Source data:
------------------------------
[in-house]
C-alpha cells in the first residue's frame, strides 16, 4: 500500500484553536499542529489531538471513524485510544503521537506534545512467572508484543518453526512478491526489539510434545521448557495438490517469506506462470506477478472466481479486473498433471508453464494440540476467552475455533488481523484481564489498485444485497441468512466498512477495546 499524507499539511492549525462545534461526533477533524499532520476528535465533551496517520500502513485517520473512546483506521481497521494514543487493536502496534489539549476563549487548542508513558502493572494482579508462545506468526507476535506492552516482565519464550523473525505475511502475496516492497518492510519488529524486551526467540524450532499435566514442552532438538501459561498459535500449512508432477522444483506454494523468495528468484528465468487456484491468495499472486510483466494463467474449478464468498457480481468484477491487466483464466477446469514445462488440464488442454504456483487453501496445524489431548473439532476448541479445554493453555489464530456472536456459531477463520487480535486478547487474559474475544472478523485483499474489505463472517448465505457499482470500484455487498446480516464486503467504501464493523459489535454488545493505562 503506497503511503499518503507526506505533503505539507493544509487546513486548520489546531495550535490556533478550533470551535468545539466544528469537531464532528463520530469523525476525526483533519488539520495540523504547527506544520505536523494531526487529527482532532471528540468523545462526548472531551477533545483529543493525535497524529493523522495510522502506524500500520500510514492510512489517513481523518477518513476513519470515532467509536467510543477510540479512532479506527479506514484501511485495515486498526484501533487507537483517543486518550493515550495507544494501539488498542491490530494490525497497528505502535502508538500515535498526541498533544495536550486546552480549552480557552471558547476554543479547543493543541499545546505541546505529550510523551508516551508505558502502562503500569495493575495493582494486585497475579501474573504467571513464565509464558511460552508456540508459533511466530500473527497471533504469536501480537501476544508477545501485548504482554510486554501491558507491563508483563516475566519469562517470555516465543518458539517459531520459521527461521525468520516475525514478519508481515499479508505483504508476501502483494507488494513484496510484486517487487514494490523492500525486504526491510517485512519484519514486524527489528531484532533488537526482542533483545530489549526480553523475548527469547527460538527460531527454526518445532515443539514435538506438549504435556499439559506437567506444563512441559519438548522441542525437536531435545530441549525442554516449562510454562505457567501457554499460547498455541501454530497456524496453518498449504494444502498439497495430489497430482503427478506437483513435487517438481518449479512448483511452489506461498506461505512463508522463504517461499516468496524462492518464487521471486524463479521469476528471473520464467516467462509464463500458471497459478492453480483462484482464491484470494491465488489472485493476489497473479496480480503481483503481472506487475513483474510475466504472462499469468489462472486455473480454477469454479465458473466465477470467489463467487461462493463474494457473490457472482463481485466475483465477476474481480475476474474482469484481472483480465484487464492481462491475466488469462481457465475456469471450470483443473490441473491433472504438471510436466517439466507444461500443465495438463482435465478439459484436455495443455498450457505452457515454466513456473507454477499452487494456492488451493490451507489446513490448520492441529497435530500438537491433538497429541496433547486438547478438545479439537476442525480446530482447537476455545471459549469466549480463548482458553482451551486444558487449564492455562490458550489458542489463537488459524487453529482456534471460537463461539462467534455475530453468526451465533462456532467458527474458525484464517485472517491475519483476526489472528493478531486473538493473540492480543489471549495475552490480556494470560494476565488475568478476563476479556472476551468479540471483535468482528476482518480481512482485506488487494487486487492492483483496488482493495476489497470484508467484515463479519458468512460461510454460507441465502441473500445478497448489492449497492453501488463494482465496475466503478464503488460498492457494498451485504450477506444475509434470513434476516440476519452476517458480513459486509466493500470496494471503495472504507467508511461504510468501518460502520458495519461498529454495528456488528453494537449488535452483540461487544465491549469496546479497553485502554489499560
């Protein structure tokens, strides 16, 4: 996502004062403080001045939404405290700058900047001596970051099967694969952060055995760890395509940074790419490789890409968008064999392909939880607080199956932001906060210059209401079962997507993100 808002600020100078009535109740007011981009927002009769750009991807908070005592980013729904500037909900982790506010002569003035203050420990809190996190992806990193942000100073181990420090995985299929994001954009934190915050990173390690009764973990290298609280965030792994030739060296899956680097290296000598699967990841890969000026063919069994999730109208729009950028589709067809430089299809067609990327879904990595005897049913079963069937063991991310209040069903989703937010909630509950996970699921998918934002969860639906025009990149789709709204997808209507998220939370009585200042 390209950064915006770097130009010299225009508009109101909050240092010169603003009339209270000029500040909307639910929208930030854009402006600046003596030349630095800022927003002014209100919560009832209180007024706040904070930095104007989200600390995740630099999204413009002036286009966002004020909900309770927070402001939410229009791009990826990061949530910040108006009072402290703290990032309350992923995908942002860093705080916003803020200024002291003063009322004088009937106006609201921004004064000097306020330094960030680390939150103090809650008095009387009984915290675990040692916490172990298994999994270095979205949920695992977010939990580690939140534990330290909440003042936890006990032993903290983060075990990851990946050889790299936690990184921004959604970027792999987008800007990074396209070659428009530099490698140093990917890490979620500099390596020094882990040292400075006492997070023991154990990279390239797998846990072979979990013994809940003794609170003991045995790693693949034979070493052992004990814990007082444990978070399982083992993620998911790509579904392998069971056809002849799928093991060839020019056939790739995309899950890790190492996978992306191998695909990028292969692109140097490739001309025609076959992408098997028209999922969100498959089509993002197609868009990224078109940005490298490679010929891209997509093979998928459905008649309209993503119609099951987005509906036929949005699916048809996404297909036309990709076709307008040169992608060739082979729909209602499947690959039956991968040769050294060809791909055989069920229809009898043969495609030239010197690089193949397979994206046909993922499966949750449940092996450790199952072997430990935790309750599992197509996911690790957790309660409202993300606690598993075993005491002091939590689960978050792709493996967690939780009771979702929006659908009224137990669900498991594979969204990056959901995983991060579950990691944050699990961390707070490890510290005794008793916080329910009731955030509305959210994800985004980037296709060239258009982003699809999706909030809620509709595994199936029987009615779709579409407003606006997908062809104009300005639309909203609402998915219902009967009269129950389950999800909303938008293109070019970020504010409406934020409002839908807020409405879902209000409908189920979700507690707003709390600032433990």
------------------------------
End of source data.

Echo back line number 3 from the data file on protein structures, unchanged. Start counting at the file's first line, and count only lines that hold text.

């Protein structure tokens, strides 16, 4: 996502004062403080001045939404405290700058900047001596970051099967694969952060055995760890395509940074790419490789890409968008064999392909939880607080199956932001906060210059209401079962997507993100 808002600020100078009535109740007011981009927002009769750009991807908070005592980013729904500037909900982790506010002569003035203050420990809190996190992806990193942000100073181990420090995985299929994001954009934190915050990173390690009764973990290298609280965030792994030739060296899956680097290296000598699967990841890969000026063919069994999730109208729009950028589709067809430089299809067609990327879904990595005897049913079963069937063991991310209040069903989703937010909630509950996970699921998918934002969860639906025009990149789709709204997808209507998220939370009585200042 390209950064915006770097130009010299225009508009109101909050240092010169603003009339209270000029500040909307639910929208930030854009402006600046003596030349630095800022927003002014209100919560009832209180007024706040904070930095104007989200600390995740630099999204413009002036286009966002004020909900309770927070402001939410229009791009990826990061949530910040108006009072402290703290990032309350992923995908942002860093705080916003803020200024002291003063009322004088009937106006609201921004004064000097306020330094960030680390939150103090809650008095009387009984915290675990040692916490172990298994999994270095979205949920695992977010939990580690939140534990330290909440003042936890006990032993903290983060075990990851990946050889790299936690990184921004959604970027792999987008800007990074396209070659428009530099490698140093990917890490979620500099390596020094882990040292400075006492997070023991154990990279390239797998846990072979979990013994809940003794609170003991045995790693693949034979070493052992004990814990007082444990978070399982083992993620998911790509579904392998069971056809002849799928093991060839020019056939790739995309899950890790190492996978992306191998695909990028292969692109140097490739001309025609076959992408098997028209999922969100498959089509993002197609868009990224078109940005490298490679010929891209997509093979998928459905008649309209993503119609099951987005509906036929949005699916048809996404297909036309990709076709307008040169992608060739082979729909209602499947690959039956991968040769050294060809791909055989069920229809009898043969495609030239010197690089193949397979994206046909993922499966949750449940092996450790199952072997430990935790309750599992197509996911690790957790309660409202993300606690598993075993005491002091939590689960978050792709493996967690939780009771979702929006659908009224137990669900498991594979969204990056959901995983991060579950990691944050699990961390707070490890510290005794008793916080329910009731955030509305959210994800985004980037296709060239258009982003699809999706909030809620509709595994199936029987009615779709579409407003606006997908062809104009300005639309909203609402998915219902009967009269129950389950999800909303938008293109070019970020504010409406934020409002839908807020409405879902209000409908189920979700507690707003709390600032433990």